Tuesday, October 31, 2023

Can the Saints Hear Our Prayers?

This week has two important days on the Church calendar: All Saints Day on November 1st, and All Souls Day on November 2nd. These feast days remind us of an important concept in Catholic theology: the Communion of Saints. This is the belief that those who have died in faith before us are now in the presence of God in Heaven, and they are aware of what we are doing here on earth. Most importantly, we can ask them to intercede for us with the Lord. It is very powerful when we ask the saints to pray for us.

There is a humorous website called The Babylon Bee. It’s a satire site that publishes comical stories about current events. The website is run by Evangelical Christians, and oftentime the satirical articles cover religious topics. They describe themselves as “Fake news you can trust.”

Recently, The Babylon Bee published a fake news story with this headline: “Saints In Heaven Shocked To Learn Catholics Have Been Trying To Talk To Them This Whole Time.” The comical article quotes the Archangel Gabriel as saying, “Wait a minute. You mean people have been trying to contact us for HOW long? When was someone going to tell me about this?”
It’s a clever story, because it plays on the big difference between Protestants and Catholics regarding the Communion of Saints. The Protestant view is: Why pray to a bunch of dead people, when you can pray directly to God Almighty, through Jesus Christ?

They do make a decent point. People can pray directly to God. After all, when the disciples asked Jesus to teach them how to pray, He said, “Say this: ‘Our Father, who art in Heaven…’”

It doesn’t get any clearer than that. So, we should pray directly to God — and often.

However, there are a couple of very powerful reasons why we should supplement our direct prayers to God with requests for the saints in Heaven to intercede on our behalf. First, the epistle to the Hebrews in the New Testament talks about believers here on earth, and describes our daily struggles to live holy lives as if we are running a race. It also says that our race is being watched, kind of like a sports stadium with many fans cheering us on.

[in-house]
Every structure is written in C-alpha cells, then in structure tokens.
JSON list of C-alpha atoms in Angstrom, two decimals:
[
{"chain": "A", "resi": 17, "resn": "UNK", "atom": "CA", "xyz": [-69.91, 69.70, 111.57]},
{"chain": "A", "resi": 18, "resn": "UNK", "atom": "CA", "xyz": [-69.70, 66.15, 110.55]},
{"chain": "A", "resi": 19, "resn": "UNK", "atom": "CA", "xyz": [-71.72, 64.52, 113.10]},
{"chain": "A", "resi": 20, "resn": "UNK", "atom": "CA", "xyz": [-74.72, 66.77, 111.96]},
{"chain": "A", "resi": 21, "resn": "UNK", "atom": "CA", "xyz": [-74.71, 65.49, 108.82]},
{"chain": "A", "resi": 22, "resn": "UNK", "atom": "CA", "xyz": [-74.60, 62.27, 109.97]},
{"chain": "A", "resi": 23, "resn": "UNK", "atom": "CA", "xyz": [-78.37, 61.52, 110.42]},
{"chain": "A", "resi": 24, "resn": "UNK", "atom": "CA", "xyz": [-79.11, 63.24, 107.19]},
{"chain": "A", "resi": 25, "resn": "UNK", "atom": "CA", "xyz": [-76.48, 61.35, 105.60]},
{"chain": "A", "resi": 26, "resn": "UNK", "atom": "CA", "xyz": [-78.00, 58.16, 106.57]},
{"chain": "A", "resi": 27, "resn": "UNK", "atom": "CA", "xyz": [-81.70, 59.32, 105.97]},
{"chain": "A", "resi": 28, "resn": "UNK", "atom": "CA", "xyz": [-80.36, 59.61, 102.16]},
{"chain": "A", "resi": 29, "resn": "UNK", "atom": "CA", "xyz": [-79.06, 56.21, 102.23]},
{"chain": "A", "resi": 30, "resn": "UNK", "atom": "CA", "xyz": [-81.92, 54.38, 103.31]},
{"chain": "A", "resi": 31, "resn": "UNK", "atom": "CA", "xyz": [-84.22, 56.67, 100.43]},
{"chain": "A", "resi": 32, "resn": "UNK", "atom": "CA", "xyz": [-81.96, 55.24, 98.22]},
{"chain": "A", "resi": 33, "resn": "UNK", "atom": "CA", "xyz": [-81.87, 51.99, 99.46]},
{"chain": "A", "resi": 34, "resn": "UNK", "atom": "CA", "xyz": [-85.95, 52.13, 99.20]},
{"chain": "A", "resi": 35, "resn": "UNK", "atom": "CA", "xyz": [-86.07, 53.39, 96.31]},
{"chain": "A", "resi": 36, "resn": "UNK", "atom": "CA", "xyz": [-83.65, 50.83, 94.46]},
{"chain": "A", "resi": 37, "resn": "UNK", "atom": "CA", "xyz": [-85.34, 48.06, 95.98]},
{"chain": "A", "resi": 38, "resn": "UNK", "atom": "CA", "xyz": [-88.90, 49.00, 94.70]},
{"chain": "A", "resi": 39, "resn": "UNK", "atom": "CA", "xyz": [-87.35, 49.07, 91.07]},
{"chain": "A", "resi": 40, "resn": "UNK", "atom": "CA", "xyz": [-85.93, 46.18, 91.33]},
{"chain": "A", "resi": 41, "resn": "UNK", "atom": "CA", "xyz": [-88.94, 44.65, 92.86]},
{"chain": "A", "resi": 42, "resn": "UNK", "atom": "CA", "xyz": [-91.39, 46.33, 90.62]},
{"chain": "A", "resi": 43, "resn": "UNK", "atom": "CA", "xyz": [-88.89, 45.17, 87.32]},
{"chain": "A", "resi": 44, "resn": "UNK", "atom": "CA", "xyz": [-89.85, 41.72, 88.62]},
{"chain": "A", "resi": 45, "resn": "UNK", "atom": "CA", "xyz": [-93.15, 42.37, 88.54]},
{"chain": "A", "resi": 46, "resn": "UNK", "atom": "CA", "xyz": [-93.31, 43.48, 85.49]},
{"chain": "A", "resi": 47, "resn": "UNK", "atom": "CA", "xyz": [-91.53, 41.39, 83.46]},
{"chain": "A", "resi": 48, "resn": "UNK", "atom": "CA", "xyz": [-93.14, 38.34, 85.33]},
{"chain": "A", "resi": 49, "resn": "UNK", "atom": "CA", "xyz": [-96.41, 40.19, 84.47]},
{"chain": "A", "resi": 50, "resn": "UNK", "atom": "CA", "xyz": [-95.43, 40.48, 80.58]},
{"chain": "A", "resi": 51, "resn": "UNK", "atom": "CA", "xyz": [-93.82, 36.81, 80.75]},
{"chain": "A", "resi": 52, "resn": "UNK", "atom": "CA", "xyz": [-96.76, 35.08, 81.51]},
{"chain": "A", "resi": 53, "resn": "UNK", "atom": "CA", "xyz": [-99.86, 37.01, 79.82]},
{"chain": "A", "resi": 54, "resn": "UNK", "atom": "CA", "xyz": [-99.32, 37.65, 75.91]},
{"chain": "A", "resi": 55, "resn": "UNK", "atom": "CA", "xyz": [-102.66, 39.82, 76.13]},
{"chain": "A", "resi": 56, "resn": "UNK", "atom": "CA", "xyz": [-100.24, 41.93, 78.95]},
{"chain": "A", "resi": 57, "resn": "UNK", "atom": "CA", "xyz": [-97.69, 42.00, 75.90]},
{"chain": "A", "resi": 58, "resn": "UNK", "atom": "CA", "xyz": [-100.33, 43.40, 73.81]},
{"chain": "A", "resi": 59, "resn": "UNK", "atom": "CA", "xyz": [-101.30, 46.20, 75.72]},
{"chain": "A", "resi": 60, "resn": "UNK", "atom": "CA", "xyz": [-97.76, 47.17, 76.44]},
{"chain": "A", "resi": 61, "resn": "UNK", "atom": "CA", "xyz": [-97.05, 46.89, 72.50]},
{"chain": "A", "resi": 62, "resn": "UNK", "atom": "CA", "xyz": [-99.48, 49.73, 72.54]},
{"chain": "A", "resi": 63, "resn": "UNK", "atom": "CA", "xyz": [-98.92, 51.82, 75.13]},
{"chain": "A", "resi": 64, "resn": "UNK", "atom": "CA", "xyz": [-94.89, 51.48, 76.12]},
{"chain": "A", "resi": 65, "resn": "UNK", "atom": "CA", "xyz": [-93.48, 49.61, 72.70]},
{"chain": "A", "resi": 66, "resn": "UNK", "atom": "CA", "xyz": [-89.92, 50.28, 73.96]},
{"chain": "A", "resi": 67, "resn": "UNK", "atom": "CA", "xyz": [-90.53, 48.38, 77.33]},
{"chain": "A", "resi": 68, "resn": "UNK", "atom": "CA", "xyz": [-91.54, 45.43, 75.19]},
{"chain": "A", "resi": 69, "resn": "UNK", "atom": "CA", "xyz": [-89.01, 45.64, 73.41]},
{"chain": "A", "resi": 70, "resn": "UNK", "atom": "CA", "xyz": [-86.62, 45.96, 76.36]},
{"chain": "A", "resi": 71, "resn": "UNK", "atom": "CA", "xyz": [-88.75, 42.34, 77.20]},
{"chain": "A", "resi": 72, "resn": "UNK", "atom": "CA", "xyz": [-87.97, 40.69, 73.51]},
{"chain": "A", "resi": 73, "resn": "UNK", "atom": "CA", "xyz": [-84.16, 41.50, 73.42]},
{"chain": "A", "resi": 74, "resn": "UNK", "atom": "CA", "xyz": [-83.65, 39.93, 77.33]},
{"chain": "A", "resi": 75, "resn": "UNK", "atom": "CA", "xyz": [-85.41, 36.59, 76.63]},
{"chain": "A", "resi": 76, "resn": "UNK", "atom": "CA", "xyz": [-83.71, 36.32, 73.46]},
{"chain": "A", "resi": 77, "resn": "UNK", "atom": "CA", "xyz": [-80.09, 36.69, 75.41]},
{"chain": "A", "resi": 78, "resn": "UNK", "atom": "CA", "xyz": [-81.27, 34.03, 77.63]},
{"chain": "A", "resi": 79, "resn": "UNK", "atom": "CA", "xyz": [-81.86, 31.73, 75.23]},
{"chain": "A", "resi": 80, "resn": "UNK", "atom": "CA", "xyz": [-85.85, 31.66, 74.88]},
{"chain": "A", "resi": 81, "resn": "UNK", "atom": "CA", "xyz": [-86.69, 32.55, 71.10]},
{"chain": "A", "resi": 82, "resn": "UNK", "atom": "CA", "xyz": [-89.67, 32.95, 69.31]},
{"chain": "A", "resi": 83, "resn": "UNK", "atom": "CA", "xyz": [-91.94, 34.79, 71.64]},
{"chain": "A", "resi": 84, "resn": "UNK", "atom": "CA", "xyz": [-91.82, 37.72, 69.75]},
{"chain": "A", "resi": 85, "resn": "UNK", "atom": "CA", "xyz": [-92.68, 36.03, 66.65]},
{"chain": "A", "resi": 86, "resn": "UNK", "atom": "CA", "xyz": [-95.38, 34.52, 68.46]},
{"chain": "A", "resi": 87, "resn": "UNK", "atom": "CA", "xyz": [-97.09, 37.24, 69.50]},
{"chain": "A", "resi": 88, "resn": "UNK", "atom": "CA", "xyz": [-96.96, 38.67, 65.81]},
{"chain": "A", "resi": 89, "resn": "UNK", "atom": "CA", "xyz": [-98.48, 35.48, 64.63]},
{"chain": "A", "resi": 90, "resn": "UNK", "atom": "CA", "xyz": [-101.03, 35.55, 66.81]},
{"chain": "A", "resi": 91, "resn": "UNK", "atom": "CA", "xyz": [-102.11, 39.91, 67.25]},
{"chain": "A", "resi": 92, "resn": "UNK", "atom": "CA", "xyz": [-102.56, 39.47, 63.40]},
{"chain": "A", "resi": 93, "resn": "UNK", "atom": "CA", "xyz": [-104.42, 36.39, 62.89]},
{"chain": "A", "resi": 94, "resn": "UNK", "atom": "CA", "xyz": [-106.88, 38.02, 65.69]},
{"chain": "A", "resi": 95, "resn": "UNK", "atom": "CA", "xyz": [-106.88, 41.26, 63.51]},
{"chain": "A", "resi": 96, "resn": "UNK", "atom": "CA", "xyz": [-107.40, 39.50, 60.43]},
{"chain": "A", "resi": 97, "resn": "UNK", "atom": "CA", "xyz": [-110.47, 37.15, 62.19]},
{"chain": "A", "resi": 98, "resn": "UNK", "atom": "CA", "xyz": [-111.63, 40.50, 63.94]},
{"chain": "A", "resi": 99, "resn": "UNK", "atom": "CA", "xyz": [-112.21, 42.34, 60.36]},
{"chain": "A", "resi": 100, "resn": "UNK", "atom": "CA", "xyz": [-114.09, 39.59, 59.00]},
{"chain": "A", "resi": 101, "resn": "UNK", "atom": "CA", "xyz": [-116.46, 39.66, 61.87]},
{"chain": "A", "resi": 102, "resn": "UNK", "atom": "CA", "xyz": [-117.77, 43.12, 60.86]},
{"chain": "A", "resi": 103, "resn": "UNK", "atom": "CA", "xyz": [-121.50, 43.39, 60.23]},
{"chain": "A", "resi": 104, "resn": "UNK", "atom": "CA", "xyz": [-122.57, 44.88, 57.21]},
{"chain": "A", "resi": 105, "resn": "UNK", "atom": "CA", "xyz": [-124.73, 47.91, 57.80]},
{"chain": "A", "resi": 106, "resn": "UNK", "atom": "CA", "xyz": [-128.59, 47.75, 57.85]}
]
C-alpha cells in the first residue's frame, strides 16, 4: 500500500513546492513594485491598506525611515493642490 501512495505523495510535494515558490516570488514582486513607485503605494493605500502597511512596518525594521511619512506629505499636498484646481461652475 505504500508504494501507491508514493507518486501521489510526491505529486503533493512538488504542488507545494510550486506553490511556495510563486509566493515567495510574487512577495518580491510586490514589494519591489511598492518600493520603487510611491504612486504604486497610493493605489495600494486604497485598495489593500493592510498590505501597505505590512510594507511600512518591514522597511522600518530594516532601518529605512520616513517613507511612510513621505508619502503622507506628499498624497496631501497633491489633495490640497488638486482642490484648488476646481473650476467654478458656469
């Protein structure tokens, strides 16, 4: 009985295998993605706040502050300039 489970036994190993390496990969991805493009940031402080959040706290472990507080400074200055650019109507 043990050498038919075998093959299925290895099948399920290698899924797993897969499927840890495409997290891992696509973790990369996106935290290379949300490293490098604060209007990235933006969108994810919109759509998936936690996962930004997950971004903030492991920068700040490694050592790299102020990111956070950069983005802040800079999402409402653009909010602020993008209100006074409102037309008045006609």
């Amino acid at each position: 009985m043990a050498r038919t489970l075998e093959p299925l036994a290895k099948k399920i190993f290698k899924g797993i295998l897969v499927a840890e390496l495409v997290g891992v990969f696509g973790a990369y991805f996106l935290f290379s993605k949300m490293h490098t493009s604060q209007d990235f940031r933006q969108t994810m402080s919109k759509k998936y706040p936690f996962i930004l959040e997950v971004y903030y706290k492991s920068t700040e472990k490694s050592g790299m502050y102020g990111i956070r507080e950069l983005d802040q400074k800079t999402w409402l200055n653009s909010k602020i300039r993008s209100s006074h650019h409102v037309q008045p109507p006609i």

The entire 11th chapter of Hebrews is a long list of faithful people who lived their lives and died, and then received their heavenly reward. Then in the first verse of chapter 12, the author of Hebrews writes, “Therefore, since we are surrounded by so great a cloud of witnesses, let us…persevere in running the race that lies before us.” 

It’s crystal clear the main message here is that those who died in faith before us are now in the presence of God and they are very aware of what we are doing here on earth.

The next important concept is very simple. In his epistle, St. James plainly instructed believers to “pray for one another….The prayer of a righteous person is very powerful” (James 5:16).

All believers, especially Protestants, pray for their loved ones, and ask their loved ones to pray for them. It’s right in the Bible.

Well, when people ask their loved ones to pray for them, why not ask devout believers — who happen to be in the presence of God — to pray, too? That’s also right in the Bible.

The Babylon Bee is pretty funny. And I did laugh out loud when I read, “St. Anthony expressed shock that for 800 years people have been asking him to help them find things. Then he asked, ‘By the way, what are “car keys”?’”

Despite that website’s playful mocking of the Communion of Saints, it actually is a terrific doctrine. Those who have fought the good fight before us know all about our struggles. They can intercede with the Lord on our behalf when we’re too tired or scared or confused. We do not pray to the saints as if we are worshiping them; worship is reserved for God alone. But we do ask the saints in Heaven to pray for us and our loved ones. 

So, don’t hesitate to ask the faithful saints in Heaven to intercede on your behalf. They’re just waiting to pray for anyone in need, including Protestants! 

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